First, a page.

On the positive side the revolution has lead to free universal healthcare and education for Cubans, and Cuban aid in healthcare has been extended to other parts of the world - notably Africa. Cuban literacy is the highest in Latin America (100%) and 48.9 % of national assembly members are women. The Cubans helped in the overthrow of the apartheid regime in South Africa and acted as beacon for liberation in South America and a bulwark against American imperialism. However, there have clearly been limits imposed on freedom of speech and association in Cuba, there has been persecution of LGBT people, though this has now come to an end, and there are differing views on the number of people who may have been executed and tortured by the regime.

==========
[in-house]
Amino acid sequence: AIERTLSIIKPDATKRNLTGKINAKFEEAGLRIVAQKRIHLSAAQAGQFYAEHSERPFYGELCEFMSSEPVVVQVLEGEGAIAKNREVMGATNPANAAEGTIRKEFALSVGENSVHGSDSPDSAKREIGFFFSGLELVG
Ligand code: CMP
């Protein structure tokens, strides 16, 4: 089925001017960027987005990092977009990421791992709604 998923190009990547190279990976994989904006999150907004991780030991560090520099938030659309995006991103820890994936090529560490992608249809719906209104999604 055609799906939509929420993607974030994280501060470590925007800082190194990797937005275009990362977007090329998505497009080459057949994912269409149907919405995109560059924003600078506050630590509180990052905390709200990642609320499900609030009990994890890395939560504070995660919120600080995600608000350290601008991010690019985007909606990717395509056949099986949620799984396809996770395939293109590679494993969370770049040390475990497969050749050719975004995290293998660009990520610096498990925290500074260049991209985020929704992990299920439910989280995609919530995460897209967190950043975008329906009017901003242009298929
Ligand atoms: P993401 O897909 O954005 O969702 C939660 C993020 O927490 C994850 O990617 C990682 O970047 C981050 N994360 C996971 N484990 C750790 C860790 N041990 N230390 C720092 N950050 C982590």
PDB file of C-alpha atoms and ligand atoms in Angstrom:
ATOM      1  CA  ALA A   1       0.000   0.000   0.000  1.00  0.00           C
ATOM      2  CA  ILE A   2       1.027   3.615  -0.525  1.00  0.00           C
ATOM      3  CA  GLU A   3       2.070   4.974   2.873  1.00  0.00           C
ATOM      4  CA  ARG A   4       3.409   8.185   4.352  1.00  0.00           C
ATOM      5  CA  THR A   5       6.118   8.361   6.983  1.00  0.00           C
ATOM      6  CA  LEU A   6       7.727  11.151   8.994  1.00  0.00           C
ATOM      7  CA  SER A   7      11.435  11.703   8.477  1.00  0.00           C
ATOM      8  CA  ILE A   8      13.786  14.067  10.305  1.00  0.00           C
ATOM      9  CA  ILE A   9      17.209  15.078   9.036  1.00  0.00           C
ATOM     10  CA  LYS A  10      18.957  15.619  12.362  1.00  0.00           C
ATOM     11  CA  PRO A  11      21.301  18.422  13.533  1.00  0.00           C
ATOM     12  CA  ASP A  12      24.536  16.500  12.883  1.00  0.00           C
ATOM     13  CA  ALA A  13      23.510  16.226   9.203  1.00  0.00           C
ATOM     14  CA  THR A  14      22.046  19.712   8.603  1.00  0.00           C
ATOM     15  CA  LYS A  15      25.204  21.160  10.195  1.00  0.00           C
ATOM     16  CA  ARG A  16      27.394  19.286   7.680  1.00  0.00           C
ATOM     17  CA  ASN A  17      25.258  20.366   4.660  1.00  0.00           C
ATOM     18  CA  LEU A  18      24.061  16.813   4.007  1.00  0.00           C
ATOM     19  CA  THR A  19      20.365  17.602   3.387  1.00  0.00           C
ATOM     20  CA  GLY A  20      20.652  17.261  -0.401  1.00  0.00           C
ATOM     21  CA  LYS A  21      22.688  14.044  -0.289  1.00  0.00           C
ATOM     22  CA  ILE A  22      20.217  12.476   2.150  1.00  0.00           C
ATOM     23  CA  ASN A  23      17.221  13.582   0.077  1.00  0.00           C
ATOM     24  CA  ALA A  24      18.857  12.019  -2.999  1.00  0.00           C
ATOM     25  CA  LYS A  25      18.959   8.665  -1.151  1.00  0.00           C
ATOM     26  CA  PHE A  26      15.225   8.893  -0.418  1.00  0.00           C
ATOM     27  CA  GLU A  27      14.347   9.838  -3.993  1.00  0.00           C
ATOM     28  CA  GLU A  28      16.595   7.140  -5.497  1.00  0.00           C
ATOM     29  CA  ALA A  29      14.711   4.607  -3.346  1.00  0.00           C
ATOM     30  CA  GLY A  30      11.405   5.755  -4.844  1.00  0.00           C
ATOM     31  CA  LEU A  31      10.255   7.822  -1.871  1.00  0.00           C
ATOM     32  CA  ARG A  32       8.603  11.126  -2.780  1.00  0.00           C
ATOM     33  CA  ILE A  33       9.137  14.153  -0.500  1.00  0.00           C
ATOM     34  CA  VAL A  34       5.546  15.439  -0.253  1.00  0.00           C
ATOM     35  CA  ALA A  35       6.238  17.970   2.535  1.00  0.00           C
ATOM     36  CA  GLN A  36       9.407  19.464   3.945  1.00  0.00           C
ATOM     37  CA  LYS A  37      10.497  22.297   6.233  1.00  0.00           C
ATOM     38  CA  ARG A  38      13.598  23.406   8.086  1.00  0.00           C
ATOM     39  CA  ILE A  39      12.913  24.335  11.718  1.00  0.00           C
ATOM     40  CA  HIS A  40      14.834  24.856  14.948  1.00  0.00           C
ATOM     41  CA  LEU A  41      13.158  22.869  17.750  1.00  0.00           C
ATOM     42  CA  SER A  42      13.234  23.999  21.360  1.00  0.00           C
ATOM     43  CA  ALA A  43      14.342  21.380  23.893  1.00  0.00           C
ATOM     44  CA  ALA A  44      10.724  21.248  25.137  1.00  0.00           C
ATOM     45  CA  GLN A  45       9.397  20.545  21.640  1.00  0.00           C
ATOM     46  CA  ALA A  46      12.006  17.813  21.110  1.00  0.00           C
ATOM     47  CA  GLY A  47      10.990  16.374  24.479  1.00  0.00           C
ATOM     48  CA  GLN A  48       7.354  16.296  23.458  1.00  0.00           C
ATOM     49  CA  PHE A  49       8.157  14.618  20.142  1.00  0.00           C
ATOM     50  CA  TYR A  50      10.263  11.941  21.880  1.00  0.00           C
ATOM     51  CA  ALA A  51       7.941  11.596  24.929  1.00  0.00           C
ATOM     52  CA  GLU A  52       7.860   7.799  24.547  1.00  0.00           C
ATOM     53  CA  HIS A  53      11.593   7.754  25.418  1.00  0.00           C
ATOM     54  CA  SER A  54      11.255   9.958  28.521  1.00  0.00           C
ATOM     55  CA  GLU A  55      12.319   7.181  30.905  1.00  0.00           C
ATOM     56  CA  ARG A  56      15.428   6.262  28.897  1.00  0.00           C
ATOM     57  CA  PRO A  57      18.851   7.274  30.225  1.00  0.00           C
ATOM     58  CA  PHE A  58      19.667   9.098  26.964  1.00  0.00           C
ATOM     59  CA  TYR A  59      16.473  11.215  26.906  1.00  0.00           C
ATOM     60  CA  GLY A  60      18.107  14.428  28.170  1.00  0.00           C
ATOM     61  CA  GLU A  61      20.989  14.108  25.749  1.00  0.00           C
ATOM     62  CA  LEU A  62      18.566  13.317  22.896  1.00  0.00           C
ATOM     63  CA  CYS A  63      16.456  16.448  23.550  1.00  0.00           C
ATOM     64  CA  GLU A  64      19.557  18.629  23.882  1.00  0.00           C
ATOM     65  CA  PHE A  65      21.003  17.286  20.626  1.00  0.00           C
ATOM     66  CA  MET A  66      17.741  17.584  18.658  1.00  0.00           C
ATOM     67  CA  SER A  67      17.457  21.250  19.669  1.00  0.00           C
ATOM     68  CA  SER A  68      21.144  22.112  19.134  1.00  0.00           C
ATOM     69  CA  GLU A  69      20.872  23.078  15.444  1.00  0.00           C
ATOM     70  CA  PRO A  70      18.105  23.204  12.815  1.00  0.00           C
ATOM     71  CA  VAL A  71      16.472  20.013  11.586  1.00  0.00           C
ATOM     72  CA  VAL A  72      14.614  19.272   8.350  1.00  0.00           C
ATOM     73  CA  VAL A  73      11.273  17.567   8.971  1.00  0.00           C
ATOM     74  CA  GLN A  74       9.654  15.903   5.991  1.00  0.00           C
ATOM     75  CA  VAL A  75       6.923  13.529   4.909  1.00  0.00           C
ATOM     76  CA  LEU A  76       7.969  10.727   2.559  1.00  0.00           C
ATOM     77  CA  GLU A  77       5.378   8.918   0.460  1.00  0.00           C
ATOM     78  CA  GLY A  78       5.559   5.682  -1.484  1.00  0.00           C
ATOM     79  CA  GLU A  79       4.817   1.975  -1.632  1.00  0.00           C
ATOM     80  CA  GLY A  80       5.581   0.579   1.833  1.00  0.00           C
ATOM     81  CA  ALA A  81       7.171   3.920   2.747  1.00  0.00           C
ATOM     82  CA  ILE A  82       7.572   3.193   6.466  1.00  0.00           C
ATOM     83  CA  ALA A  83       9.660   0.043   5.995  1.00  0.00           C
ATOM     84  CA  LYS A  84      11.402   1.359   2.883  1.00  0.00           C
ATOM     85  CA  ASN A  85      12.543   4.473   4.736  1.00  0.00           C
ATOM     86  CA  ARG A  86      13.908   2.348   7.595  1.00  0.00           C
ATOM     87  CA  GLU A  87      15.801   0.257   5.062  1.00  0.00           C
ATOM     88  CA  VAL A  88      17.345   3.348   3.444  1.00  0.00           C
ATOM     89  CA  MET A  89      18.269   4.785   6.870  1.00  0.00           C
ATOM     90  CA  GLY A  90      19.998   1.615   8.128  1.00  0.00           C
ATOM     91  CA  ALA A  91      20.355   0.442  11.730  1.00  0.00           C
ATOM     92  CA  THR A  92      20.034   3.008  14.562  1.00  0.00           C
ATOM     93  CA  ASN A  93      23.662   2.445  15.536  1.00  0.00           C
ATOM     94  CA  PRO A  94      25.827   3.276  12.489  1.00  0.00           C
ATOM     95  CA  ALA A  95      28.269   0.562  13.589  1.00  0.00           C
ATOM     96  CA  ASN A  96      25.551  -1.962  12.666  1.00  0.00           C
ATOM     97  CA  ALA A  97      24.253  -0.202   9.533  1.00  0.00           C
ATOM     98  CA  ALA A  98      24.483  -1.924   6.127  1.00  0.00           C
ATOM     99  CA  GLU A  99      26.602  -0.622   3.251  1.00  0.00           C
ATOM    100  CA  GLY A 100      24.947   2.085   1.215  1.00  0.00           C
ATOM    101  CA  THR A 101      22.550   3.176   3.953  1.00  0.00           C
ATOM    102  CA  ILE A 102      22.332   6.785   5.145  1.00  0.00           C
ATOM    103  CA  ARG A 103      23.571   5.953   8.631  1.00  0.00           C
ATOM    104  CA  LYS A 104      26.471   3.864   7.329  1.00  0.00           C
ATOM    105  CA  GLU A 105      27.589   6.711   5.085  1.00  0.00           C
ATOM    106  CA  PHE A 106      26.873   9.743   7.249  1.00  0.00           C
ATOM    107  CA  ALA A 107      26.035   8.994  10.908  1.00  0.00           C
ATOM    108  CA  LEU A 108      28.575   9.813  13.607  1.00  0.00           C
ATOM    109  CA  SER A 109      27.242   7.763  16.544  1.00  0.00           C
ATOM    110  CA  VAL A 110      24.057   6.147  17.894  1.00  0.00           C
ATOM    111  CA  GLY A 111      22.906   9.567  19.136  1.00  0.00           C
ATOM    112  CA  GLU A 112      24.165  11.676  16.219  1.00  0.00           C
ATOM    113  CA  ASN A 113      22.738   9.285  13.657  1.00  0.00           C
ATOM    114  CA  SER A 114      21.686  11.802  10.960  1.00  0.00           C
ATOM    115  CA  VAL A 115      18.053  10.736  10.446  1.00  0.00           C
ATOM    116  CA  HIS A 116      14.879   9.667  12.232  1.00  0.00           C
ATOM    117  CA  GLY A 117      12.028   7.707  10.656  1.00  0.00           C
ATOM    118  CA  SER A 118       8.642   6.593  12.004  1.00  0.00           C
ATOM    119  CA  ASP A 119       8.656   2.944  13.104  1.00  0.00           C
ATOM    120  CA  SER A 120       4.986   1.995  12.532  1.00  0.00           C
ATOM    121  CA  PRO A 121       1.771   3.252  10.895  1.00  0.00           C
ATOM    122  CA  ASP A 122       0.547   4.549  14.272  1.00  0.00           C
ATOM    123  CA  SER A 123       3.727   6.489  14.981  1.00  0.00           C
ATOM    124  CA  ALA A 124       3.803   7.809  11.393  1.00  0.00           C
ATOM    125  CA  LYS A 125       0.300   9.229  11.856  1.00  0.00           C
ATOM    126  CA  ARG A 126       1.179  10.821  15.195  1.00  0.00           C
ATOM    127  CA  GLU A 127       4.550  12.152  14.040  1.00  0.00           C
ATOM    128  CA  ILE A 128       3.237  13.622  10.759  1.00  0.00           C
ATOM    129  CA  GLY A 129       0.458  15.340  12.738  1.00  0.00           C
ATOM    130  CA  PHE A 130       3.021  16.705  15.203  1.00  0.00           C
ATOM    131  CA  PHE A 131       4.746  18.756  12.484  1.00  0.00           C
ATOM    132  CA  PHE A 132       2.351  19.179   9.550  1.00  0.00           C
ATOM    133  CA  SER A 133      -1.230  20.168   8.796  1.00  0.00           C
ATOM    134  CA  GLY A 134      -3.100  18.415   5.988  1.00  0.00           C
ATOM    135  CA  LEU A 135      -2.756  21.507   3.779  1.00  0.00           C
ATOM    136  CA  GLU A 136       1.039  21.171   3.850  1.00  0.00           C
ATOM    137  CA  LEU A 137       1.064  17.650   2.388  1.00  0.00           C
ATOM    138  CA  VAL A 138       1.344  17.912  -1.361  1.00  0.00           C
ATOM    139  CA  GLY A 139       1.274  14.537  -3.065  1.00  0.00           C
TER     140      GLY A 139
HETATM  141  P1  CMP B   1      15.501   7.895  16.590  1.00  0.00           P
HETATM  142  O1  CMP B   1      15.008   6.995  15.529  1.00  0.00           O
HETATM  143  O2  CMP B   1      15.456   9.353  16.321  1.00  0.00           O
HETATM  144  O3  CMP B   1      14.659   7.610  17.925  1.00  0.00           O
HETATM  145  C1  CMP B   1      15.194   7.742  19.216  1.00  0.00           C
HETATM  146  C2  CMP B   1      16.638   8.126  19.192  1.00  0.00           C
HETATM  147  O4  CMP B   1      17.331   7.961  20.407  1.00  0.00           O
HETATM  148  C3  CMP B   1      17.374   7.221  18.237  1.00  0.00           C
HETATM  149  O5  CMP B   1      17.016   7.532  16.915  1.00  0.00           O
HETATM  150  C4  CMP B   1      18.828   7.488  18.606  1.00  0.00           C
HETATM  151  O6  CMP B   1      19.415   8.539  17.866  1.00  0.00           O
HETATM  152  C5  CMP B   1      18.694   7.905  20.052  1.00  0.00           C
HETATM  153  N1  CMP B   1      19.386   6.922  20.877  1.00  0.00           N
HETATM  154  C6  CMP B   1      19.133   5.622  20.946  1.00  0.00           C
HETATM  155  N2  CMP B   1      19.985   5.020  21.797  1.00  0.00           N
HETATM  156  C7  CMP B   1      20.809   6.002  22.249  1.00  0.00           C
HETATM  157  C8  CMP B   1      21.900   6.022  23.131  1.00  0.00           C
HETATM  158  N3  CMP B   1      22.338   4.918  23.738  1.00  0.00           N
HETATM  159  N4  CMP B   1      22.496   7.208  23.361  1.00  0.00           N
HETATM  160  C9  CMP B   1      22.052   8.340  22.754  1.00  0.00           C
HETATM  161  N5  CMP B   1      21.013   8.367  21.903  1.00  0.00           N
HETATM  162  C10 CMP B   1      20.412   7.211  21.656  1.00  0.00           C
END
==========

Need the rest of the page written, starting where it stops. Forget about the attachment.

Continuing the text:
Che Guevara and Fidel Castro. Photo: Alberto Korda

Much of the criticism of Castro has focused on the lack of 'democracy' in a one party state. The assumption appears to be that only liberal democracies are democratic and that any truly democratic society must follow the Western model of representative democracy. But democracies in the West have important flaws such as in the UK where there is an unelected second chamber, no written constitution, and a first-past-the-post voting system which denies people the representation they want. In the USA there has recently been much criticism of the electoral college in a Presidential election where the winner Donald Trump got 2.5 million votes less than his opponent Hillary Clinton. So is liberal democracy the only form of 'acceptable' democracy or are there better alternatives? I think there are and I've posted about this previously on this blog.